Arrests in Pakistan over NY Attempt

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Al Jazeera English

Arrests in Pakistan over NY Attempt

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Five men are reported to have been arrested by
security officials in Pakistan, in connection with Saturday's attempted
car bombing in New York City's Times Square.

"Intelligence officials arrested two in the city of Karachi in the
southern city of Punjab and three more in Faisalabad," Kamal Hyder, Al
Jazeera's correspondent in Pakistan, said on Tuesday.

Earlier on Tuesday, US authorities arrested a US
citizen of Pakistani origin, identified as Faisal Shahzad, in connection
with the attempt.

"Shahzad's father-in-law was also one of those arrested," Hyder said.

"It would be interesting to see if there are any
links between all these arrests and whether they will be able to get any
clues."

The department of justice said that Shahzad was arrested when he
tried to board a flight from New York's John F Kennedy airport headed to
Dubai, in the United Arab Emirates.

"The FBI's quick action was critical as he was arrested in JFK as he
attempted to flee," Eric Holder, the US attorney general, said.

"We also coordinated with everyone to ensure the arrests of everyone
that is responsible for this."

Court appearance

US law-enforcement officials said Shahzad, 30, would appear in court
later in the day to face charges "for allegedly driving a car bomb into
Times Square on the evening of May 1".

Barack Obama, the US president, said that the FBI and other
authorities are investigating the suspect for possible connection to
terrorist groups.

"They have all the tools and experience they need to learn everything
we can and that includes what, if any connection, this individual has
to terrorist groups," Obama said during a live statement from Washington
DC on Tuesday.

He said
that the attack was a sobering reminder of current security threats,
but vowed that "as Americans and as a nation we will not be terrorised."

Holder said that the investigation into the failed bombing "is
ongoing, it is multifaceted and it is aggressive".

"But it's clear that the intent behind this terrorist act was to kill
Americans," he said.

Hyder said that reports from Pakistan confirmed that Shahzad had an
ID card issued from Karachi and his family lived in a middle class
neighbourhood.

"What is important is that around the same time the attack was
discovered, the Taliban in Pakistan immediately took responsibility and a
video tape with open threats was released within 24 hours," Hyder said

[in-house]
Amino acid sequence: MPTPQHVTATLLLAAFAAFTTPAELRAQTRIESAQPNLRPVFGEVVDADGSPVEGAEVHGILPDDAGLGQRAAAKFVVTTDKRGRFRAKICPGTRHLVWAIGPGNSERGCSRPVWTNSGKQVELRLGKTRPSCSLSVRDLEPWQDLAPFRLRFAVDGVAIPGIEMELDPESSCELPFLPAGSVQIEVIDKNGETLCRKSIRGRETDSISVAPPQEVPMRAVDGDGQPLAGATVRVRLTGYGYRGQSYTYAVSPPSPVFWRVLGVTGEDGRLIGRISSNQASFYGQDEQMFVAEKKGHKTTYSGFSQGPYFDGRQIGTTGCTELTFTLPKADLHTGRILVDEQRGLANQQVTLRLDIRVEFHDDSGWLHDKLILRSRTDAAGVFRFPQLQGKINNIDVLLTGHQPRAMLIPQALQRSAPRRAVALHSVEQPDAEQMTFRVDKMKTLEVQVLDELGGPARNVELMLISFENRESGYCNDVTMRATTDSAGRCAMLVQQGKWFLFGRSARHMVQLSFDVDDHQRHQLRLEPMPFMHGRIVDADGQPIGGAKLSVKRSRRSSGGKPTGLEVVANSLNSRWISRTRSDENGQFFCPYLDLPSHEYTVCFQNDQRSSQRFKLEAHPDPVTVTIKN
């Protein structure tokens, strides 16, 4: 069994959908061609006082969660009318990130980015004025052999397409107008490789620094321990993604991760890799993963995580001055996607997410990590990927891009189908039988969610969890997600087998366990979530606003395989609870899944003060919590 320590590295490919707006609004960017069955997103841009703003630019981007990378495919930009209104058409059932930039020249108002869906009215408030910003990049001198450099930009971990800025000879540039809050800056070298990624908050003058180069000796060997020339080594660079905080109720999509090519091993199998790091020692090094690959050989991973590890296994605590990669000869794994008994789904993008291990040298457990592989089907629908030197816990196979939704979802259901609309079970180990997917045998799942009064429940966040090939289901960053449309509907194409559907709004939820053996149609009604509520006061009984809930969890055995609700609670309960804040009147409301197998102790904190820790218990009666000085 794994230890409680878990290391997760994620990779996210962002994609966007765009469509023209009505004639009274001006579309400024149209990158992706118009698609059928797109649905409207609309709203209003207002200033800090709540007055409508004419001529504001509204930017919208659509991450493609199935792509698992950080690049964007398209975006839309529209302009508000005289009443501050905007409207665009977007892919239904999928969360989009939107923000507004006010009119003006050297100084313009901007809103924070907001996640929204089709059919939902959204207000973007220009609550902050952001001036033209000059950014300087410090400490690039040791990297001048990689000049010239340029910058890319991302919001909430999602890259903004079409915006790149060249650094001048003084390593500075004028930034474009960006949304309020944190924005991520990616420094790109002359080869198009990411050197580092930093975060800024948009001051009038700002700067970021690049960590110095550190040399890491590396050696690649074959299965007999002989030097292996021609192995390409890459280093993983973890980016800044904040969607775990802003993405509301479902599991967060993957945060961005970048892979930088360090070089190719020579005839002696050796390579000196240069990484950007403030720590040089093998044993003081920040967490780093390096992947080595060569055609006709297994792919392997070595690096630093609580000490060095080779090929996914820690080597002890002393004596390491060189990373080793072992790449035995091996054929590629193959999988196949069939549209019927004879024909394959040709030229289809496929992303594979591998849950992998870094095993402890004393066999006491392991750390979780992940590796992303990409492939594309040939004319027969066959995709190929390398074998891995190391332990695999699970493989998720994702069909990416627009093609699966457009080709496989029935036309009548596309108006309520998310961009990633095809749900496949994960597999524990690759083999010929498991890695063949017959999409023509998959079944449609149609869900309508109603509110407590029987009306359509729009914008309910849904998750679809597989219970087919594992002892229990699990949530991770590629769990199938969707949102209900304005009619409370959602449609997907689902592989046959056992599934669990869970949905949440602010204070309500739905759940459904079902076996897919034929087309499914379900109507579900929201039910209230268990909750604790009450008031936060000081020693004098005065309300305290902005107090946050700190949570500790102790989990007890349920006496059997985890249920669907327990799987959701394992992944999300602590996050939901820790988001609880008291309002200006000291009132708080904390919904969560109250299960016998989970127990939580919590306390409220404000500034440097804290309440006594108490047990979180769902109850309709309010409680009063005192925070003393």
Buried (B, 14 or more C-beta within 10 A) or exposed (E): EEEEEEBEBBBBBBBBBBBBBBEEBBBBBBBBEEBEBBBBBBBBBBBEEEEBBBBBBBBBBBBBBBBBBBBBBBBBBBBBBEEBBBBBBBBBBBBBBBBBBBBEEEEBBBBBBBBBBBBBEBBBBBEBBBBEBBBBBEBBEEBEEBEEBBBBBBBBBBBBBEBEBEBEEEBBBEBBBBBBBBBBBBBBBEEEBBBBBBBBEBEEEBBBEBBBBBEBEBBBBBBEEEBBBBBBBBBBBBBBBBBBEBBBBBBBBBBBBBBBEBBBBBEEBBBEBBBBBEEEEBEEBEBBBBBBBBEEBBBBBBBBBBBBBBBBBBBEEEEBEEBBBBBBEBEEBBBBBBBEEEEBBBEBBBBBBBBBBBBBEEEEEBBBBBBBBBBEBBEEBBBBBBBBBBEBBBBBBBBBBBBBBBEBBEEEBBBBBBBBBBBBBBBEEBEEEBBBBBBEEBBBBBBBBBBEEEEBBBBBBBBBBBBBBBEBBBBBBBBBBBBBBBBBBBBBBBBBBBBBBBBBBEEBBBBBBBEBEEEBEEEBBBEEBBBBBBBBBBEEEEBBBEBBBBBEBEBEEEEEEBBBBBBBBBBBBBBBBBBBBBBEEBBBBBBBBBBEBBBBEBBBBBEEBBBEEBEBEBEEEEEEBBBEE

from Peshawar.

Pakistan to co-operate

Rehman Malik, Pakistan's interior minister, said that they will
co-operate with American officials in their investigation.

John Terret, Al Jazeera's correspondent in New York, said that custom
officials had recognised him from pictures which must have been
circulated to US authorities and not released to the media.

"There is some doubt to whether Faisal Shahzad was arrested on the
plane or whether the plane was pulled back as it was started to get
ready for take off," Terret said.

"He is now under federal arrest and will appear in court in Manhattan
later today, he is accused of driving the SUV into Time Square on
Saturday night, laden with bomb equipment."

Kimberly Mertz, an FBI agent, said that a home believed to Shahzad's,
in Bridgeport, Connecticut, was searched early on Tuesday.

"He's claimed to have acted alone, but these are things that have to
be investigated," an official said.

"Faisal was born in Pakistan and was naturalised as an American
citizen less than a year ago," Terret said.

Flight recalled

Dubai-based Emirates confirmed on Tuesday that flight EK202,
scheduled to leave New York for Dubai at 11pm local time Monday night,
was called back by authorities shortly before taking off.

"Three passengers were removed from the flight," a spokesperson for
the airline said.

EK202 was the only flight scheduled to leave New York for Dubai on
Monday night, implying that Shahzad was one of the passengers removed.
Emirates wouldn't disclose the identities of the other two passengers.

US media reported earlier quoting law-enforcement sources that the
suspect, who had recently travelled to Pakistan, was a Connecticut
resident and apparently paid cash for the vehicle found in Times Square.

The four-wheel-drive vehicle, a Nissan Pathfinder, was rigged with a
crude propane-and-petrol bomb.

The registered owner of the vehicle had told police on Monday that he
had sold it three weeks ago without any paperwork to a man in his late
20s or early 30s.

 Source:
Al Jazeera and agencies

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